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The Lincoln-Douglas debates — the historic series of seven debates which pitted Abraham Lincoln against Stephen Douglas as they vied for an Illinois Senate seat — began on August 21, 1858. In honor of that anniversary, this episode explores the clash of constitutional visions that characterized the debates between Lincoln and Douglas. Each man argued that he was the heir to the Founders’ legacy as enshrined by the Constitution, as they battled over slavery, popular sovereignty, the nature of...

Duration:01:02:01

Live at America's Town Hall: George F. Will

8/15/2019
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Pulitzer Prize-winning journalist George F. Will returned to the National Constitution Center earlier this summer to discuss his new book, 'The Conservative Sensibility', a reflection on American conservatism. He sat down with National Constitution Center President Jeffrey Rosen for a wide-ranging conversation, sharing his thoughts on everything from natural rights and the Declaration of Independence through the Woodrow Wilson presidency and up to the Roberts Court. This episode originally...

Duration:01:03:15

The Federalists vs. the Anti-Federalists

8/8/2019
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In early August 1787, the Constitutional Convention’s Committee of Detail had just presented its preliminary draft of the Constitution to the rest of the delegates, and the Federalists and the Anti-Federalists were beginning to parse some of the biggest foundational debates over what American government should look like. On this episode, we explore the questions: How did the unique constitutional visions of the Federalists and the Anti-Federalists influence the drafting and ratification of...

Duration:00:56:15

When does Twitter-blocking violate the First Amendment?

8/1/2019
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President Trump can no longer block people on Twitter, following a ruling by the Second Circuit Court of Appeals. The court held that because President Trump controls access to his @realdonaldtrump Twitter account and uses it for official government purposes, it is a public forum and, under the First Amendment, he cannot block people solely based on their viewpoints. Katie Fallow – one of the lead attorneys who represented the blocked Twitter users in the case – and David French, senior...

Duration:00:48:30

The Constitutional Legacy of Seneca Falls

7/25/2019
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July 19 was the anniversary of the Seneca Falls Convention, the nation’s first women’s rights convention held in Seneca Falls, New York in 1848. This episode explores what happened at the historic convention, and how its legacy shaped the Constitution through the fight for women’s suffrage and the 19th Amendment and, later, landmark gender equality and reproductive rights cases, including Roe v. Wade. Gender law and women's rights scholars Erika Bachiochi of the Ethics & Public Policy Center...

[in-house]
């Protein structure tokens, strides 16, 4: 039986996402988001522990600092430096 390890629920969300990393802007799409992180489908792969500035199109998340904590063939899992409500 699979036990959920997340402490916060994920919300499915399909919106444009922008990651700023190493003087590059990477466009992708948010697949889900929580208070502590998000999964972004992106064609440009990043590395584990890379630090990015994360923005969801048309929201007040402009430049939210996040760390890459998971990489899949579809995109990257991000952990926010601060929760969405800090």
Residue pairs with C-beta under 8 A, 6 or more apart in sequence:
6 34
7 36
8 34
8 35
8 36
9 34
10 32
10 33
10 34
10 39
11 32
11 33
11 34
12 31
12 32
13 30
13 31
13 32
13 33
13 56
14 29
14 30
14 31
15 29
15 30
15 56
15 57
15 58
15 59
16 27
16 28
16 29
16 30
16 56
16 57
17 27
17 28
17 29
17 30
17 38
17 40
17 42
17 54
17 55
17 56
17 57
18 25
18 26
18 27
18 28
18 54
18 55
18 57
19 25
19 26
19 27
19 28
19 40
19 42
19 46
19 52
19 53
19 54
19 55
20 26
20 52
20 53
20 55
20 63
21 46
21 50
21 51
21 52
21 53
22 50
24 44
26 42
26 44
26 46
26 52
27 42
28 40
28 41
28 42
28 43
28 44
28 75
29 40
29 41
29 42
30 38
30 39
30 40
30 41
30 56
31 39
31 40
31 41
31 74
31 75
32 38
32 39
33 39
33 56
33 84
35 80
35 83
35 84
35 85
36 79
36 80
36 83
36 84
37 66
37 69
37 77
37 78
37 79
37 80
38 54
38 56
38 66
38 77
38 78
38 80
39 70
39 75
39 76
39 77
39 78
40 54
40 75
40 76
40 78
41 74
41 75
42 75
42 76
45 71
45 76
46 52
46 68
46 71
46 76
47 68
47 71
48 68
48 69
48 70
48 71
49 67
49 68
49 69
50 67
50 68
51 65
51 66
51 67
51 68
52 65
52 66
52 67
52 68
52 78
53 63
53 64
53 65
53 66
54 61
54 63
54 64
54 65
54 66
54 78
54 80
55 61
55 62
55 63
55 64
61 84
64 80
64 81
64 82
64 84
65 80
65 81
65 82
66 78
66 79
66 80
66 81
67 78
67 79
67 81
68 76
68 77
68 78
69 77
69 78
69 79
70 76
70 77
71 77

Duration:01:03:30

Remembering Justice John Paul Stevens

7/18/2019
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Justice John Paul Stevens—one of the nation’s oldest, longest-serving, and most-revered justices—passed away at the age of 99 on Tuesday. On this episode, we remember the man, the justice, and some of his most influential majority opinions and dissents. Two of Justice Stevens' former law clerks, Daniel Farber of Berkeley Law and Kate Shaw of Cardozo Law, share some favorite memories from their clerkships and commemorate Justice Stevens’ life and legacy in conversation with host Jeffrey...

Duration:00:47:00

What Happened After the Burr/Hamilton Duel?

7/11/2019
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July 11 is the anniversary of the 1804 duel in which Alexander Hamilton was fatally shot by Vice President Aaron Burr. On today’s episode, we pick up where the musical 'Hamilton' left off, and explore what happened to Vice President Burr in the aftermath of the duel. Why wasn’t Burr prosecuted until after he left office in 1807? What happened during his treason trial? And what relevance does his treason trial have for executive privilege and indictments of executive officers today? Two...

Duration:00:53:41

Supreme Court 2018-19 Term Recap

7/4/2019
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As guest Ilya Shapiro put it, “If it’s June/July, we’re talkin’ SCOTUS.” We review the 2018-19 Supreme Court term and explore the nature and future of the new Roberts Court and the Chief’s newfound role as the swing justice. Topics include the partisan gerrymandering case, the differences that emerged between Justices Gorsuch and Kavanaugh, and the future of the administrative state at the Court. Ilya Shapiro of the Cato Institute and Leah Litman of the University of Michigan Law School join...